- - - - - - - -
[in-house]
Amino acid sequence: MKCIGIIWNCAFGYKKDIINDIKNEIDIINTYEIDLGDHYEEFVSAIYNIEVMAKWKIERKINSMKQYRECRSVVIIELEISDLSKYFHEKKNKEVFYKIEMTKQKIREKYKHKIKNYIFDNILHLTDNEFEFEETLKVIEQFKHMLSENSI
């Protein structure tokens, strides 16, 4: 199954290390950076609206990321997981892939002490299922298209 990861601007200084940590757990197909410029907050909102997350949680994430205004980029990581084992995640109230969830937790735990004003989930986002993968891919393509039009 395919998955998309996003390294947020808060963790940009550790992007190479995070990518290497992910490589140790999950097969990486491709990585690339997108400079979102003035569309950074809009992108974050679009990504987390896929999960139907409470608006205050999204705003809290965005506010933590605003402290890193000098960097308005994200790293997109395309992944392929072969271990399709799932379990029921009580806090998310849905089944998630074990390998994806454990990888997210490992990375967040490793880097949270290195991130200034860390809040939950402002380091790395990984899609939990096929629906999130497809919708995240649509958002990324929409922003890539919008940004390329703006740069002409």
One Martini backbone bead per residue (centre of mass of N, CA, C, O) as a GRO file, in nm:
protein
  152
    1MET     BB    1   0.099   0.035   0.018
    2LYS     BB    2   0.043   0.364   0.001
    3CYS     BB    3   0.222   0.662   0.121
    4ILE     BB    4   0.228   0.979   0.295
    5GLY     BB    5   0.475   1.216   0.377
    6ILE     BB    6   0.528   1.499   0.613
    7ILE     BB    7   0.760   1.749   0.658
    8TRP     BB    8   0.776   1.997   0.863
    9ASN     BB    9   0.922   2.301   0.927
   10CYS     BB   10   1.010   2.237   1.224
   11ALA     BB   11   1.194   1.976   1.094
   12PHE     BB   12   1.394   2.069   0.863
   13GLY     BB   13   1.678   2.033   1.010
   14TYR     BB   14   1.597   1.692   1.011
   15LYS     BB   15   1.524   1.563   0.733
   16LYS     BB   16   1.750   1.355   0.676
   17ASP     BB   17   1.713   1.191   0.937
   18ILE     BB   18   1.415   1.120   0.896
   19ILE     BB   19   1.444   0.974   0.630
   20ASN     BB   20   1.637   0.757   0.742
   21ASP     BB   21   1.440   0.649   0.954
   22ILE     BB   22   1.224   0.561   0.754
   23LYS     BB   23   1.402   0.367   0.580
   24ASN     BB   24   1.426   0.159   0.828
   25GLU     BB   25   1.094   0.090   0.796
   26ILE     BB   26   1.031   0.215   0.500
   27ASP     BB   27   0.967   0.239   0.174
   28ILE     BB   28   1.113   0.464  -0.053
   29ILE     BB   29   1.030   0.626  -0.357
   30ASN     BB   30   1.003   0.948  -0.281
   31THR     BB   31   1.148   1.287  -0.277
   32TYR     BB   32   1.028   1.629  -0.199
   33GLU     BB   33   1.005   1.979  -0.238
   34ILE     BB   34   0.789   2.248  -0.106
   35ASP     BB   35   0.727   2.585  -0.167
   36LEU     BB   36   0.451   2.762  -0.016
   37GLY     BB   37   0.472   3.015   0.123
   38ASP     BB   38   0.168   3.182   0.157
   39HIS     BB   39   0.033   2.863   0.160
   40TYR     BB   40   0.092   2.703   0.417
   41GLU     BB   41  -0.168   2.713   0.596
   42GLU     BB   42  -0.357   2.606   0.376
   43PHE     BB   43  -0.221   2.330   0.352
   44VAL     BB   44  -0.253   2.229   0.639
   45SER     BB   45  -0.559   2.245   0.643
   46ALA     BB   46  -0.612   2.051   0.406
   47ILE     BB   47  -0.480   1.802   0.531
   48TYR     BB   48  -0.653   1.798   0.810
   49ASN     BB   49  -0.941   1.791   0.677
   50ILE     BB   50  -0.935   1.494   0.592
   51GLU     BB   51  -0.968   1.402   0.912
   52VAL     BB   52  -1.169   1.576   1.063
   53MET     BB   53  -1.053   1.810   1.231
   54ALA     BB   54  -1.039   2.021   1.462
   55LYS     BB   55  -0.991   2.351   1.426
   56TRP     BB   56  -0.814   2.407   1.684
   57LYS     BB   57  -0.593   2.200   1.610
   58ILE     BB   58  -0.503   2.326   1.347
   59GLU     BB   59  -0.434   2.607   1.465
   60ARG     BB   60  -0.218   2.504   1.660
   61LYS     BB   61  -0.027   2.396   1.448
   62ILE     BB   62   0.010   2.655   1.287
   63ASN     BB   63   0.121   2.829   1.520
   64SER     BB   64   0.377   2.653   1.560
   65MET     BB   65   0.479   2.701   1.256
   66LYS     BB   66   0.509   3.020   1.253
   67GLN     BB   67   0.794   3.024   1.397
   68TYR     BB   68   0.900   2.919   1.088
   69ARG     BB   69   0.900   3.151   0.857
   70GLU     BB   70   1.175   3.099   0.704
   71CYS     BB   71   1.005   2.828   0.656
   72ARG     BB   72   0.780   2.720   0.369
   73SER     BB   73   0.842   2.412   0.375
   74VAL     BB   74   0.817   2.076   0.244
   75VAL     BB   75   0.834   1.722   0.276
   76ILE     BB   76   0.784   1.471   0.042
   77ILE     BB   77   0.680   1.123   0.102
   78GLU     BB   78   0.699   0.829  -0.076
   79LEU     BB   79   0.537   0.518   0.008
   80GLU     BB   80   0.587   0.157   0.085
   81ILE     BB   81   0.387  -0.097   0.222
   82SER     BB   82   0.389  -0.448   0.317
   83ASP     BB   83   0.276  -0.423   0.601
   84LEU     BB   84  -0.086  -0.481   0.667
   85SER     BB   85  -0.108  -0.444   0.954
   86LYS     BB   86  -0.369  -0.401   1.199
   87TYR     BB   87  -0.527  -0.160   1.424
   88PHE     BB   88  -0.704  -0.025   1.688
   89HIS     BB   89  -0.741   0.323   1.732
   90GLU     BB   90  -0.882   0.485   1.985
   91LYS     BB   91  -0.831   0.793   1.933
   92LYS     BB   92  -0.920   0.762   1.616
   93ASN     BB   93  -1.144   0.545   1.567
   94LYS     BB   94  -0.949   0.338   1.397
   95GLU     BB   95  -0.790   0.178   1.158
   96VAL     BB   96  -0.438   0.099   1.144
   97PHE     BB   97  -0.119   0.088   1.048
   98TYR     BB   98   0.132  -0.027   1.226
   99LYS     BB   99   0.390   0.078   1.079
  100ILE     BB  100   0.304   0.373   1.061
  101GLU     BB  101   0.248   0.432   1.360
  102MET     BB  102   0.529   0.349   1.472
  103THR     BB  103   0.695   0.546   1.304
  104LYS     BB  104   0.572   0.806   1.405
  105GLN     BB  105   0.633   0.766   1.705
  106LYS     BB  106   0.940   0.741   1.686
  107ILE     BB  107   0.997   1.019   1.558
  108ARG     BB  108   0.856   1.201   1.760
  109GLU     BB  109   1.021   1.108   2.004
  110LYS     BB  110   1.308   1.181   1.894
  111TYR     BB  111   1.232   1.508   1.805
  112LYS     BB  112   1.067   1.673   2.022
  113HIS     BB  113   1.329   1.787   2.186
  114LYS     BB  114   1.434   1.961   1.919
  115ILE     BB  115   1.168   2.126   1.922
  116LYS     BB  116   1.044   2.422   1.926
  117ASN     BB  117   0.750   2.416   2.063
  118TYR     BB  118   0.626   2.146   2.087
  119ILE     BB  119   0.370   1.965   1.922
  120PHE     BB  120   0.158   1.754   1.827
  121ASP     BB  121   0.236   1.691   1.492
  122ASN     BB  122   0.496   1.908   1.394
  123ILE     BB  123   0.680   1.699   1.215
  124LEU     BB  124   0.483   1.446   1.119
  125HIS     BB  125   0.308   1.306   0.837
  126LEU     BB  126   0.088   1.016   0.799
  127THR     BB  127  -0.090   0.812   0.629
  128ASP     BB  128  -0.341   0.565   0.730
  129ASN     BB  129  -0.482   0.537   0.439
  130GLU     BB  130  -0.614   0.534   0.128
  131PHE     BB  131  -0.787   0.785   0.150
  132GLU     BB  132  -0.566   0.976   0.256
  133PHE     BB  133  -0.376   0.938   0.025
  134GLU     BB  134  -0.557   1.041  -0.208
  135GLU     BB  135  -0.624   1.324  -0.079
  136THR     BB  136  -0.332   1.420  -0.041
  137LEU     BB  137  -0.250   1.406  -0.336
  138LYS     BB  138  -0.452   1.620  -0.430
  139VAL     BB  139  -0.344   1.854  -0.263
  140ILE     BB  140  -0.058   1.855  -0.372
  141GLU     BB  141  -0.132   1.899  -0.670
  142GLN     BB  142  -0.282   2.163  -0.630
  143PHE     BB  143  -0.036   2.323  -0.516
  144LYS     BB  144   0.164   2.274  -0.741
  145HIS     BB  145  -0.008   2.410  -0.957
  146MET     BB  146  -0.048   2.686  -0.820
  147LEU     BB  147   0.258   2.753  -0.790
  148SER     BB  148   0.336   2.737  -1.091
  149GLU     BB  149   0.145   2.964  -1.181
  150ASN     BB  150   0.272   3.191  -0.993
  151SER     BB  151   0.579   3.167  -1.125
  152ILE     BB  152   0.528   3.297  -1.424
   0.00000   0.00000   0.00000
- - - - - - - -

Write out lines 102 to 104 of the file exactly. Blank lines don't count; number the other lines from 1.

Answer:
   96VAL     BB   96  -0.438   0.099   1.144
   97PHE     BB   97  -0.119   0.088   1.048
   98TYR     BB   98   0.132  -0.027   1.226